Have you ever stared into the eyes of a hate-filled mob? We once knew someone who did – a young Jamaican. It was the last thing he saw, as he did not survive the attack. None of us could save him. We read his name in the papers the next day.
Where is this leading us? Are we prepared to slip and slide down this slope? Or are we prepared to dig our heels in, right now? Are our leaders going to speak up, or remain silent? I remember not long ago, our elected representatives were sniggering and making jokes about “fish” in Parliament (the derogatory word for gays currently in fashion). Can we expect real, responsible leadership from them? What about our Prime Minister, who during an election debate last year signaled a softer approach to the issue? She has certainly avoided the topic ever since she was elected. And what about the churches? After all, the homophobic bigots frequently use a certain passage in the Bible to justify their hatred. What a lovely thing religion is! How it unites us!
I will end with a quote from someone who did know a great deal about bigotry and discrimination. He faced it fair and square. (Somehow, the deniers of our homophobia hate comparisons between gay rights and the American civil rights struggle; but I see quite a few parallels, myself). Dr. Martin Luther King, Jr.
I have decided to stick with love. Hate is too great a burden to bear.
Jamaica’s burden grows heavier each day.
- Jamaica Anti-Gay Attack On Student Allegedly Caught On Tape (huffingtonpost.com)
- Gay Man Beaten By Guards, Mob At Jamaica University: VIDEO (towleroad.com)
- Sunday After Sandy: October 28, 2012 (petchary.wordpress.com)
- Gay Jamaicans launch legal action over island’s homophobic laws (guardian.co.uk)
- Landmark Case Seeks To Abolish Jamaica’s Colonial-Era Anti-Gay Laws (queerty.com)
- A small step forward for LGBT rights in Jamaica (pri.org)
- Help Jamaica please?!? (ireport.cnn.com)
- http://petchary.wordpress.com/2012/08/09/end-patronizing-piecemeal-engagement-of-youth/ (End patronizing, piecemeal engagement of youth: petchary)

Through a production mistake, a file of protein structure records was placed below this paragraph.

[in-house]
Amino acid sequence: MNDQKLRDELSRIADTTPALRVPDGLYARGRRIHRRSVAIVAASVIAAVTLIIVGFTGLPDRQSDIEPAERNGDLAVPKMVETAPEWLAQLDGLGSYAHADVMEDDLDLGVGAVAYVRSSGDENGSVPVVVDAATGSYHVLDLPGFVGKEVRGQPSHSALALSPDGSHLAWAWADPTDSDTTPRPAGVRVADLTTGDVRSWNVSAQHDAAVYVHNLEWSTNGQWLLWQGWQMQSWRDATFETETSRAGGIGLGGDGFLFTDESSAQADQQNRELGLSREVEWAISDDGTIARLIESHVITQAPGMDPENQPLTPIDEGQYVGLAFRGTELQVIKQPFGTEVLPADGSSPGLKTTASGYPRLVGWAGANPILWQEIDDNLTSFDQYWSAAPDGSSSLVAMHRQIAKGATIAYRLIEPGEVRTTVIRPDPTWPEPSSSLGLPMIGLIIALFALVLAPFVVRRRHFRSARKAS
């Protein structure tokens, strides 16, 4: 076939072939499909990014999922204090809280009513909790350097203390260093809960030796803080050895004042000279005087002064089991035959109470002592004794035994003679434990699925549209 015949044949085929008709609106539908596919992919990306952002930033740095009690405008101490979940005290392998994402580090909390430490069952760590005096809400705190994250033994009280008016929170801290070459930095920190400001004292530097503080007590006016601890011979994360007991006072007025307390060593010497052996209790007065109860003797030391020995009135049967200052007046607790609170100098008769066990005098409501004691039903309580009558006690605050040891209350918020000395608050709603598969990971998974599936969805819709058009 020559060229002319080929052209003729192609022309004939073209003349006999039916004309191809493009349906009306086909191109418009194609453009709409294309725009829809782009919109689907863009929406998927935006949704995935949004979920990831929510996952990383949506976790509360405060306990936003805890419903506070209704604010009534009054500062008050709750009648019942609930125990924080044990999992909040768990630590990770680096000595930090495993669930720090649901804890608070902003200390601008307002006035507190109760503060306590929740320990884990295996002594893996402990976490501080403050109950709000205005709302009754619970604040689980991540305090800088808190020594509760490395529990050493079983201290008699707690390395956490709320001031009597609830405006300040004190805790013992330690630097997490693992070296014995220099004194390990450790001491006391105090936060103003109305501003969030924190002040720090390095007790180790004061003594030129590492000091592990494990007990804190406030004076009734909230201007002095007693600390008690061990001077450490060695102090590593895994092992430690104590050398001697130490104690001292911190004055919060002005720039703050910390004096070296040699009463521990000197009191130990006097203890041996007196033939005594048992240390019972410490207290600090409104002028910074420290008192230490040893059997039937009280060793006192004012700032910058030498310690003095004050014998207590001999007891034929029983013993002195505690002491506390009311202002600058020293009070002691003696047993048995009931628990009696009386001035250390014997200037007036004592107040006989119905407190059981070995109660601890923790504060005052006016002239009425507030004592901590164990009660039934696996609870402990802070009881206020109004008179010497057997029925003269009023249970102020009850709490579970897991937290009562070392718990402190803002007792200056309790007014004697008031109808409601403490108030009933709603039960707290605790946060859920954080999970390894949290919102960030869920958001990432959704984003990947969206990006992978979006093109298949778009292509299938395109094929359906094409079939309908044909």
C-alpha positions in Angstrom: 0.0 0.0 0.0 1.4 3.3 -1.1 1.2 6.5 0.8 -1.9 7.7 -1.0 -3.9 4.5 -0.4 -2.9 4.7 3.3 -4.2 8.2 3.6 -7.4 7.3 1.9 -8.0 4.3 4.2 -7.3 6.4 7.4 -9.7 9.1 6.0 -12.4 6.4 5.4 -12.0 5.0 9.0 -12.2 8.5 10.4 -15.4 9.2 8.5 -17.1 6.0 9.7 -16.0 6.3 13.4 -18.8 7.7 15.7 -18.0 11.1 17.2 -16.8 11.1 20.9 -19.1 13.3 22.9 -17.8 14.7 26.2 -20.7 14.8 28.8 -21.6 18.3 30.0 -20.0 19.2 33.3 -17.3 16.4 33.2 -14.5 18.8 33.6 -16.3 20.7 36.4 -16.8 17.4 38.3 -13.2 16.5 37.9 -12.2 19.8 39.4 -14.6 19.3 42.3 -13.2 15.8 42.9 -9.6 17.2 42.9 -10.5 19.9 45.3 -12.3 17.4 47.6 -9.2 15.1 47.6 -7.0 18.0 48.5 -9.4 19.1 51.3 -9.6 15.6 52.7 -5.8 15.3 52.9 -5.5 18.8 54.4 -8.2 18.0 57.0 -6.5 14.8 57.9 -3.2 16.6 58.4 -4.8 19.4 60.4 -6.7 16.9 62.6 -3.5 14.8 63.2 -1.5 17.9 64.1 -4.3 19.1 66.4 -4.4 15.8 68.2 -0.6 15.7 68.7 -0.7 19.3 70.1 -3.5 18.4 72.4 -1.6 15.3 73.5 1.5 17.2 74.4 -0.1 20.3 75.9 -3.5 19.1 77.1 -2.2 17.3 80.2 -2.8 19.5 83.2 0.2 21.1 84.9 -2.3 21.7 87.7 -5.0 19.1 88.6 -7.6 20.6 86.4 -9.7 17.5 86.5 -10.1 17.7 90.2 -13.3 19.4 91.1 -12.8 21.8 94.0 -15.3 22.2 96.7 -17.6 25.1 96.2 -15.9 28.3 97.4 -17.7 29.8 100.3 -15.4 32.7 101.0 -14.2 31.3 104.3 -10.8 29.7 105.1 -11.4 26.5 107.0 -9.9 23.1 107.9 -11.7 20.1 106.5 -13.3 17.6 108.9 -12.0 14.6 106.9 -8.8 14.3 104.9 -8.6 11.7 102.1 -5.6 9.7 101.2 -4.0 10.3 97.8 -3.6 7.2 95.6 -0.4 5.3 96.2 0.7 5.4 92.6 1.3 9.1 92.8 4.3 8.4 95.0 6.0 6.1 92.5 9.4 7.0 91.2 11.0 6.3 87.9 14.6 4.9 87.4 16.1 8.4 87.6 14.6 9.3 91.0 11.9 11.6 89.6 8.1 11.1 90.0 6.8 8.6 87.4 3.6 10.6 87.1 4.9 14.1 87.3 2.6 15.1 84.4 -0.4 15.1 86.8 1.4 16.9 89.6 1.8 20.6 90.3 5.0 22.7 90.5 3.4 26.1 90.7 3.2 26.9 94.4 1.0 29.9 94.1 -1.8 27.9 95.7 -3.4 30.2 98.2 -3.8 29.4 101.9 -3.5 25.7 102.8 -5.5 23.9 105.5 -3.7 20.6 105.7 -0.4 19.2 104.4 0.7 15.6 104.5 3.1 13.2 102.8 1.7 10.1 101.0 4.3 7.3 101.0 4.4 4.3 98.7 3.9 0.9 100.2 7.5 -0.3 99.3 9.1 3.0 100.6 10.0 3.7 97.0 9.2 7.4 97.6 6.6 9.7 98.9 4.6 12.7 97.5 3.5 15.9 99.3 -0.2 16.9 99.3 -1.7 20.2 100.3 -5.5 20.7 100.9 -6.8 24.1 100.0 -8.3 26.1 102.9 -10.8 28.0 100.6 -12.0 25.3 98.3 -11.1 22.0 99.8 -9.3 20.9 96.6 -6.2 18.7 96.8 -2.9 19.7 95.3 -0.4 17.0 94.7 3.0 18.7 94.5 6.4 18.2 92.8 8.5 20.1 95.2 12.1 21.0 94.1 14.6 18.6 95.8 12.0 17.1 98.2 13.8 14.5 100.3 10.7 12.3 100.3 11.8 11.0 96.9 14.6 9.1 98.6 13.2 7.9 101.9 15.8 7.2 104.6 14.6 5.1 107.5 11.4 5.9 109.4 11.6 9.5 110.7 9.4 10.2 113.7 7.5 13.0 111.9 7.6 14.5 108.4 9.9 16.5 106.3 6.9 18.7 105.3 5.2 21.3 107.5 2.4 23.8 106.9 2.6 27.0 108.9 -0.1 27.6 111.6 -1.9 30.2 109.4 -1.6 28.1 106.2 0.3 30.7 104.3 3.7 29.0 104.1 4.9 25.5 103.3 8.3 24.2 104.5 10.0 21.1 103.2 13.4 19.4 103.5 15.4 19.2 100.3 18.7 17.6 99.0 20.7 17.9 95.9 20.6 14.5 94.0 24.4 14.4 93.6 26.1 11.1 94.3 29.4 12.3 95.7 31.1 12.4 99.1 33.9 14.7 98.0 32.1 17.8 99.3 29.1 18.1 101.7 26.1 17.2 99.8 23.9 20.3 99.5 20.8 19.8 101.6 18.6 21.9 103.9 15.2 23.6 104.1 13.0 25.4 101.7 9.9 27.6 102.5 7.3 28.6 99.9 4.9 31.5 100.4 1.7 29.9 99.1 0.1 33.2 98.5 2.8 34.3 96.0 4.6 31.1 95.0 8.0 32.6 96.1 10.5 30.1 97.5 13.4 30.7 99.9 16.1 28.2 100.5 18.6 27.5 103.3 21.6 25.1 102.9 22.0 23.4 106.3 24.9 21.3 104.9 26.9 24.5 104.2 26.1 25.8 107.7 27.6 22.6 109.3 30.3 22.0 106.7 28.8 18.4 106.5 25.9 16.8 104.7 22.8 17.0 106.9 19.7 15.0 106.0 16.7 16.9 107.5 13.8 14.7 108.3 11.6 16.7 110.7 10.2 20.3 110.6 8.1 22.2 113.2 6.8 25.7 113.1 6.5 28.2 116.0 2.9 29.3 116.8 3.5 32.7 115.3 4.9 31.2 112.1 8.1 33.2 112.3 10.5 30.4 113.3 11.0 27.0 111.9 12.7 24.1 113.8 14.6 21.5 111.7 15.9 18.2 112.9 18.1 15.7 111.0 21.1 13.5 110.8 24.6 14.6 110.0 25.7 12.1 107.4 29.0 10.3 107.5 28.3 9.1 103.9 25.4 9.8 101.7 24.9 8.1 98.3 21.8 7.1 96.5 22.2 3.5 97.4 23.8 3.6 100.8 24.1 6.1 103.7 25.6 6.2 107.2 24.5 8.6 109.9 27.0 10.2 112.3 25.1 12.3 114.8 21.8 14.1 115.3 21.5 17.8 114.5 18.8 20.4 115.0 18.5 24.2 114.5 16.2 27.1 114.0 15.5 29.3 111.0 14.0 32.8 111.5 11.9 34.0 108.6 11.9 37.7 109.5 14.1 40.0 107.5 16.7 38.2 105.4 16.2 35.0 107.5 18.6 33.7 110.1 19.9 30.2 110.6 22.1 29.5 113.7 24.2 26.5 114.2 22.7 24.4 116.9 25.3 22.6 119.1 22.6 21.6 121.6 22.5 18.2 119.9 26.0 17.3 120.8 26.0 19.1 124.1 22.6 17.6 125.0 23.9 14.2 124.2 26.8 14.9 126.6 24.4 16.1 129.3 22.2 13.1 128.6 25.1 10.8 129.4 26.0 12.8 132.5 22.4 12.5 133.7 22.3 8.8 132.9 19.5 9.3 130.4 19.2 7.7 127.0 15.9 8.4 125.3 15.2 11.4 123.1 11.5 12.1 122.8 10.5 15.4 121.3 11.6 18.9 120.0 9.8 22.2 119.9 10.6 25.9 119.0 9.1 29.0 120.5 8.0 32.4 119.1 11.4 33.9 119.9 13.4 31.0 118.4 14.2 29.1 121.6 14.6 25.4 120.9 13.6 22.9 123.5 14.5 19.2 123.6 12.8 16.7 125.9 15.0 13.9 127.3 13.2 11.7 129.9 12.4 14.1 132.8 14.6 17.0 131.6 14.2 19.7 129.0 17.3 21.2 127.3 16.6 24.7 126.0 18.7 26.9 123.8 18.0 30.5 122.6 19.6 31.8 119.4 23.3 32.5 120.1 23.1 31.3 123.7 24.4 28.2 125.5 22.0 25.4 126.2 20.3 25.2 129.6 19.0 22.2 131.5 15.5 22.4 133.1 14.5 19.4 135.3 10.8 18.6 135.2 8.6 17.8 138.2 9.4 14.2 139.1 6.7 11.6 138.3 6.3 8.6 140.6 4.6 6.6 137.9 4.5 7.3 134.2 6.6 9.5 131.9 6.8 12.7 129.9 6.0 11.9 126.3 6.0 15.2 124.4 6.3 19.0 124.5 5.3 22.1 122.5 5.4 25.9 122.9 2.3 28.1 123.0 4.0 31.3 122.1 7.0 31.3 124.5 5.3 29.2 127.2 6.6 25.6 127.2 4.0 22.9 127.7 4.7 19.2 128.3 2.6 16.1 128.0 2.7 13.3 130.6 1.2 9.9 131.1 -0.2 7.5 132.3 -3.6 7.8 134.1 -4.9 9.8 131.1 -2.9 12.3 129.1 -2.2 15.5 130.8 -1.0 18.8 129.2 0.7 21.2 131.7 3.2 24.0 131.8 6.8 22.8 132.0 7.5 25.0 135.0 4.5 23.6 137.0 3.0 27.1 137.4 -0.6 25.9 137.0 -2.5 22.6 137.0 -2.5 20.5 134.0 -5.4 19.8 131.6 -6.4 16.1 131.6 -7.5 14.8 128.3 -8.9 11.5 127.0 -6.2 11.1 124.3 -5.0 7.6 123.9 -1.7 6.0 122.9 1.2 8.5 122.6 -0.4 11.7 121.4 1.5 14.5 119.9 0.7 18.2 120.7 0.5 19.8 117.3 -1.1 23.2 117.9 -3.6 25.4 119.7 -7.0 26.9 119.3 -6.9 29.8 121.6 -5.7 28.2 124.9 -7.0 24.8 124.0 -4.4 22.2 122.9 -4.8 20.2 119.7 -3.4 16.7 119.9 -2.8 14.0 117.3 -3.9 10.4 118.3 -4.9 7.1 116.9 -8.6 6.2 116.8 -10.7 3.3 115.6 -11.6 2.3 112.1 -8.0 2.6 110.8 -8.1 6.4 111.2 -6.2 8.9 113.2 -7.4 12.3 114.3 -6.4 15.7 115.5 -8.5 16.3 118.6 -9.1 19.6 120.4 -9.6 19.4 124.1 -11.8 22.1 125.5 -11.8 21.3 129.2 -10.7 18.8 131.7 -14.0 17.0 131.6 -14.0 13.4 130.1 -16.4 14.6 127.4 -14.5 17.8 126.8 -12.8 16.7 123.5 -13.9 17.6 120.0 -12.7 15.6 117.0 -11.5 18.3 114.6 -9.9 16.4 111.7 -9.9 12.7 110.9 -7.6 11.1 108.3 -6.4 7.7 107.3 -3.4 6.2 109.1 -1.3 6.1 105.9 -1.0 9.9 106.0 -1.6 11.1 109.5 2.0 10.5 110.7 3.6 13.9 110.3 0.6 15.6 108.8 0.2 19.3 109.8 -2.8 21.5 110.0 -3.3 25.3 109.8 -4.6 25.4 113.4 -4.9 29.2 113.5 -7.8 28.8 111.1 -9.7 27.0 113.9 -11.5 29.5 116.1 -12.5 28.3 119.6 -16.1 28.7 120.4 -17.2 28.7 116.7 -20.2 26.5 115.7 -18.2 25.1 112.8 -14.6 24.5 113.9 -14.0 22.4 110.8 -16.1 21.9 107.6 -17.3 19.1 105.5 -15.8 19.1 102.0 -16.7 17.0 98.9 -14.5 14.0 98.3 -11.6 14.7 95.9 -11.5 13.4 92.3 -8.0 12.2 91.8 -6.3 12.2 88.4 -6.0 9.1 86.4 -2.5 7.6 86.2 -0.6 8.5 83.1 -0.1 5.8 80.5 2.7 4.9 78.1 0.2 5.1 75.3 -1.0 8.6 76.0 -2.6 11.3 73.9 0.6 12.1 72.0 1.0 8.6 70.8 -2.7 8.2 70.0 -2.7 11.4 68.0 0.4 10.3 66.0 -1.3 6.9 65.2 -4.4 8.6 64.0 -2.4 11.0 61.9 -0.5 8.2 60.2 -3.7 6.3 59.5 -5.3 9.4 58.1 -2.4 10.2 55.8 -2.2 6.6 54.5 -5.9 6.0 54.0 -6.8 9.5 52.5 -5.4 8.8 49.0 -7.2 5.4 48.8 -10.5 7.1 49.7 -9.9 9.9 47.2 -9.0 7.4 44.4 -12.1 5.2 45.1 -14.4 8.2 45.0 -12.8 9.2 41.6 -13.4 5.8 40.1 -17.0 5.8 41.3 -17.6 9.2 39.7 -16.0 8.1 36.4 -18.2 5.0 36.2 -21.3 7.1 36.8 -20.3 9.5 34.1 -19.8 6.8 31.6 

- http://petchary.wordpress.com/2011/04/09/rights-and-wrongs/ (Rights and Wrongs: petchary)
- Gay Jamaican Man Caught Having Sex Brutally Attacked By Guard, Mob (queerty.com)
- Gay student beaten at Jamaican University (ireport.cnn.com)
- http://petchary.wordpress.com/2012/04/12/op-ed-fighting-injustice-in-jamaica/ (Op-ed: Fighting injustice in Jamaica: petchary)
- http://petchary.wordpress.com/2012/06/15/dark/ (Dark: petchary)
- http://www.jamaicaobserver.com/news/Marksman-fires-security-guards-involved-in-Utech-beating (Marksman fires security guards involved in UTech beating)
- http://www.jamaicaobserver.com/news/Mob-beats-man-accused-of-killing-pregnant-girlfriend (Mob beats man accused of killing pregnant girlfriend)
- http://www.jamaicaobserver.com/news/UTech-plans-counselling-session-for-beaten-student (UTech plans counseling session for beaten student)
- http://www.jamaicansforjustice.org/nmcms.php?snippets=news&p=news_details&id=3819 (JFJ condemns act of violence against allegedly homosexual young man on UTech campus)
- http://jamaica-gleaner.com/latest/article.php?id=40922 (UTech, Marksman condemn beating of alleged gay student)
- http://jamaica-star.com/thestar/20121102/news/news1.html (UTech student beaten)
- http://jamaica-gleaner.com/gleaner/20110504/letters/letters1.html (“Mob rule is no rule” – another UTech incident)
- http://jamaica-gleaner.com/gleaner/20121003/cleisure/cleisure3.html (“Put an end to jungle justice” – a recent op-ed)
- http://petchary.wordpress.com/2011/01/30/ode-to-freddy-and-david/ (Ode to Freddy (and David): petchary)
- http://petchary.wordpress.com/2011/12/16/jamaican-maurice-tomlinson-is-the-first-winner-of-the-david-kato-vision-voice-award/ (Jamaican Maurice Tomlinson is the first winner of the David Kato Vision Voice Award: petchary)